[intro-text size=”25px”]No offense to the band, but my biggest takeaway from Monday night’s Glass Animals concert was that the House of Blues has a remarkably good climate control system.[/intro-text]
After suffering through two of the muggiest days of the year thus far (and getting completely drenched walking to the venue), I was expecting the heat and humidity of the HOB to reach steamy levels reminiscent of some Agora shows of my youth. Fortunately, that was not the case and the crowd (big enough to upgrade the show to the HOB from the Grog Shop) was quite comfortable and friendly down on East 4th. Good for you, facility staff at House of Blues!
Comfort notwithstanding, I was expecting a muggy, malarial setting could have actually accentuated Glass Animals’ unique aesthetic. Their debut LP Zaba (Wolf Tone, 2014) takes its title from the children’s book The Zabajaba Jungle by William Steig, and the album’s atmosphere follows suit. African rhythms dominate, as do natural noises captured by leaving recording devices outside or capturing the sound of band members’ pets chewing. Singer Dave Bayley’s largely nonsense lyrics combine with the band’s jungle-vibe to become exotic and erotic, particularly in the band’s breakout single “Gooey” (“Fresh out of an icky gooey womb / A woozy youth / Dopes upon her silky smooth perfume”). Overall, the album gives the impression of a slow, surreal sex cruise down a jungle river. Like Heart of Darkness, but sexier.
I was expecting this smooth, exotic sound to dominate at the British band’s live show, even if it did not fully translate live, but was pleasantly surprised to find that it was not the case. Either the band decided that the studio sound would not translate well live, or it is just no longer a sound that they are as interested in—either way Glass Animals’ live set was ruled more by Bayley’s energetic performance than the subdued exoticism of Zaba.
The musical performance was, of course, still superb. Drummer Joe Seaward particularly shined on “Flip,” and Bayley contributed several guitar solos, ramping up the energy on formerly subdued songs. Glass Animals’ musical backbone was upheld by Edmund Irwin-Singer and Drew MacFarlane who rotated among bass, guitar, and synthesizers—maintaining the rich sound of Zaba and producing every sound heard live onstage (aside from a couple of prerecorded jungle-noise intros) while not overpowering the show’s live centerpiece: Bayley.
Bayley’s performance defied expectations for me. Based on Zaba, I pictured one of two personas: an indie-pop shoegazer letting Zaba’s unique sound speak for itself as he slides into the background, or a sensual but laid-back R&B-style crooner to match his melodic whisper. These personas were in play at times. “Toes” was set in the mood I anticipated for the whole show. It opened with Alt-J style harmonies. Bayley’s performance was subdued. The music was prominent, slow, and sensual. Even the stage was bathed in red lights turning the venue into a womb-like setting and obscuring the band. It was a very cool mix of stagecraft and music, but was the exception rather than the rule, I think for the best. A live version of Zaba’s slow flow would have dragged. “Toes” represented a breather rather than Bayley’s norm.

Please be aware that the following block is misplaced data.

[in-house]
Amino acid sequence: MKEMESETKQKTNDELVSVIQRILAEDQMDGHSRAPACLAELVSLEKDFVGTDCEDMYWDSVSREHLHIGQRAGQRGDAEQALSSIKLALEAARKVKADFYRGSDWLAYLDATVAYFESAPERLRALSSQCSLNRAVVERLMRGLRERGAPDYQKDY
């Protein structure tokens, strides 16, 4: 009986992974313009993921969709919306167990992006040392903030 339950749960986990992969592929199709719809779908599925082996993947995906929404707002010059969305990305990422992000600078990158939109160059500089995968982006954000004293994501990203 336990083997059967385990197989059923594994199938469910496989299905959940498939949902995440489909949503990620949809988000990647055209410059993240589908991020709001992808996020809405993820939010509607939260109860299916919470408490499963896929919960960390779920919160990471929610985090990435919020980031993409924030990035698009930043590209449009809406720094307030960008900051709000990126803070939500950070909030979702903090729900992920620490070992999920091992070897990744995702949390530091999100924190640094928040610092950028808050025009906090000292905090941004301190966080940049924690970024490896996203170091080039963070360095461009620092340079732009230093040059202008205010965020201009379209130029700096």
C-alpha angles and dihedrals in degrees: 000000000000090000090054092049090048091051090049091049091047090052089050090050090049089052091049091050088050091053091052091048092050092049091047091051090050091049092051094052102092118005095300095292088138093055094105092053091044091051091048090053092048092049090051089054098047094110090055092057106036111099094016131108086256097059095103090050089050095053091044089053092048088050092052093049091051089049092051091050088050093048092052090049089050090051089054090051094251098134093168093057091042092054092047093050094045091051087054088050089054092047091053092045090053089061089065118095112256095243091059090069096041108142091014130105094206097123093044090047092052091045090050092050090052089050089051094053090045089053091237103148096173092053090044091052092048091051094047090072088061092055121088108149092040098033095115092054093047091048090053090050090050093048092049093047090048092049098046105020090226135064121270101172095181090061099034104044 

Instead, the House of Blues was treated to a burgeoning, talented front man. I was reminded most of fellow indie rockers Matt Shultz of Cage the Elephant or Samuel T. Herring of Future Islands: lots of energy, constant motion, getting really into his own music, weird dancing. (Bayley really liked to do one particular hand jive where he looked like a stereotypical acid-dropper trying to catch his own hand. I found it endearing.)
Bayley’s energy carried the show. Granted, like most young front men thrust from obscurity into a national headlining tour, he’s still working on between-song banter. “Thanks, Cleveland,” and “I guess it rains a lot here. It rains a lot where I’m from, too,” was about the best he got. Hopefully more practice will improve that aspect of his performance. Still, he has the makings of a great frontman—he injected a lively pop swagger into slow croons like “Gooey,” knew just when to let the crowd sing the words (“Those peanut butter vibes” in case you were wondering), and loved interacting with the crowd mid-song. The latter included opening the encore with a rendition of Kanye’s “Love Lockdown” entirely surrounded by the crowd (Kanye is clearly another of Bayley’s front men idols in terms of in-your-face energy and confidence, if not meaningful songwriting). That, plus a blistering performance of “Pools” to end the show, made the show’s conclusion by far its high point and set us off into the mugginess in high spirits.
It’s rare when you have an artist who’s live and studio work are fundamentally different, but I find it to largely be the case with Glass Animals. More than anything, this show has made me immensely curious about their next LP. Will it be a shift to the poppy energy we witnessed on Monday? Or will Glass Animals live and Glass Animals studio continue to exist as whole different…animals? I hope for the latter. I like a world where I can have my fun, energetic shows and my inventive, sexy, striking albums.